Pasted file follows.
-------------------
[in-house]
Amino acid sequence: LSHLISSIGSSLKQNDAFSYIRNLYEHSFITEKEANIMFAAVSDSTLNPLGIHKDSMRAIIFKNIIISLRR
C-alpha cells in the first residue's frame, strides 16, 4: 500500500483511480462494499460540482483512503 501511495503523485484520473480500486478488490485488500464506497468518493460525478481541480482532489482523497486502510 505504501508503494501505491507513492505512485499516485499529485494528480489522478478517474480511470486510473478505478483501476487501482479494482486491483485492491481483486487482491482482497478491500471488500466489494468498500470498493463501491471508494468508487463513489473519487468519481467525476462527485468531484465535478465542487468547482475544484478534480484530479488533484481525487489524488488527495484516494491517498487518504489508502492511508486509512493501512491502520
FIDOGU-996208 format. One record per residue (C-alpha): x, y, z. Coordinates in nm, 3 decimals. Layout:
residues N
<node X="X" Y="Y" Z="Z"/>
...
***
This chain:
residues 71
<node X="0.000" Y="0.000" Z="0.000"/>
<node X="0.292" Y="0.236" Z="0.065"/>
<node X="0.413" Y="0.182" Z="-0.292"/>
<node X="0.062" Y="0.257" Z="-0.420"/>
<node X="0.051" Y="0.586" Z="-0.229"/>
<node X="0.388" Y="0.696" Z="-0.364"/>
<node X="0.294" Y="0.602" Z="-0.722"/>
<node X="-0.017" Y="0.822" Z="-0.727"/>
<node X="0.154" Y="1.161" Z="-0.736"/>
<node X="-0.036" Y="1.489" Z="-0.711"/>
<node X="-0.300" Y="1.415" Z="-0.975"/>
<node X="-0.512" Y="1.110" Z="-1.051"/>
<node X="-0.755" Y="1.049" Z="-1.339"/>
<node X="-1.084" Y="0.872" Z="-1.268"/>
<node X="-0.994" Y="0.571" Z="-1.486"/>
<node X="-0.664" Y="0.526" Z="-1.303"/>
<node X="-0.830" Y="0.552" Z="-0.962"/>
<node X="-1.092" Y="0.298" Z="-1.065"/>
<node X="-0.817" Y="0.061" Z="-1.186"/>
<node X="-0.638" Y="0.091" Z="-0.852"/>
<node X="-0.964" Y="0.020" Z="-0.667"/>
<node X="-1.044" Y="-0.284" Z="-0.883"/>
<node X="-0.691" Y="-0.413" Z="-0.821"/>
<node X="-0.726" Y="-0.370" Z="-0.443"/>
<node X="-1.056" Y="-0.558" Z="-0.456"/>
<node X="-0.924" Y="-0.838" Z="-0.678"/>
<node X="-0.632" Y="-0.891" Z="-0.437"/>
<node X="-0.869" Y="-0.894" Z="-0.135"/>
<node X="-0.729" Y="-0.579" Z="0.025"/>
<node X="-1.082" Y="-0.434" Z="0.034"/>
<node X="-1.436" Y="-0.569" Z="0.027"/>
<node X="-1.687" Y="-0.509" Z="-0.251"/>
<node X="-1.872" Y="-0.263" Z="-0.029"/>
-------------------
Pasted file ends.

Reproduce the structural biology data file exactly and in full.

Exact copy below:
[in-house]
Amino acid sequence: LSHLISSIGSSLKQNDAFSYIRNLYEHSFITEKEANIMFAAVSDSTLNPLGIHKDSMRAIIFKNIIISLRR
C-alpha cells in the first residue's frame, strides 16, 4: 500500500483511480462494499460540482483512503 501511495503523485484520473480500486478488490485488500464506497468518493460525478481541480482532489482523497486502510 505504501508503494501505491507513492505512485499516485499529485494528480489522478478517474480511470486510473478505478483501476487501482479494482486491483485492491481483486487482491482482497478491500471488500466489494468498500470498493463501491471508494468508487463513489473519487468519481467525476462527485468531484465535478465542487468547482475544484478534480484530479488533484481525487489524488488527495484516494491517498487518504489508502492511508486509512493501512491502520
FIDOGU-996208 format. One record per residue (C-alpha): x, y, z. Coordinates in nm, 3 decimals. Layout:
residues N
<node X="X" Y="Y" Z="Z"/>
...
***
This chain:
residues 71
<node X="0.000" Y="0.000" Z="0.000"/>
<node X="0.292" Y="0.236" Z="0.065"/>
<node X="0.413" Y="0.182" Z="-0.292"/>
<node X="0.062" Y="0.257" Z="-0.420"/>
<node X="0.051" Y="0.586" Z="-0.229"/>
<node X="0.388" Y="0.696" Z="-0.364"/>
<node X="0.294" Y="0.602" Z="-0.722"/>
<node X="-0.017" Y="0.822" Z="-0.727"/>
<node X="0.154" Y="1.161" Z="-0.736"/>
<node X="-0.036" Y="1.489" Z="-0.711"/>
<node X="-0.300" Y="1.415" Z="-0.975"/>
<node X="-0.512" Y="1.110" Z="-1.051"/>
<node X="-0.755" Y="1.049" Z="-1.339"/>
<node X="-1.084" Y="0.872" Z="-1.268"/>
<node X="-0.994" Y="0.571" Z="-1.486"/>
<node X="-0.664" Y="0.526" Z="-1.303"/>
<node X="-0.830" Y="0.552" Z="-0.962"/>
<node X="-1.092" Y="0.298" Z="-1.065"/>
<node X="-0.817" Y="0.061" Z="-1.186"/>
<node X="-0.638" Y="0.091" Z="-0.852"/>
<node X="-0.964" Y="0.020" Z="-0.667"/>
<node X="-1.044" Y="-0.284" Z="-0.883"/>
<node X="-0.691" Y="-0.413" Z="-0.821"/>
<node X="-0.726" Y="-0.370" Z="-0.443"/>
<node X="-1.056" Y="-0.558" Z="-0.456"/>
<node X="-0.924" Y="-0.838" Z="-0.678"/>
<node X="-0.632" Y="-0.891" Z="-0.437"/>
<node X="-0.869" Y="-0.894" Z="-0.135"/>
<node X="-0.729" Y="-0.579" Z="0.025"/>
<node X="-1.082" Y="-0.434" Z="0.034"/>
<node X="-1.436" Y="-0.569" Z="0.027"/>
<node X="-1.687" Y="-0.509" Z="-0.251"/>
<node X="-1.872" Y="-0.263" Z="-0.029"/>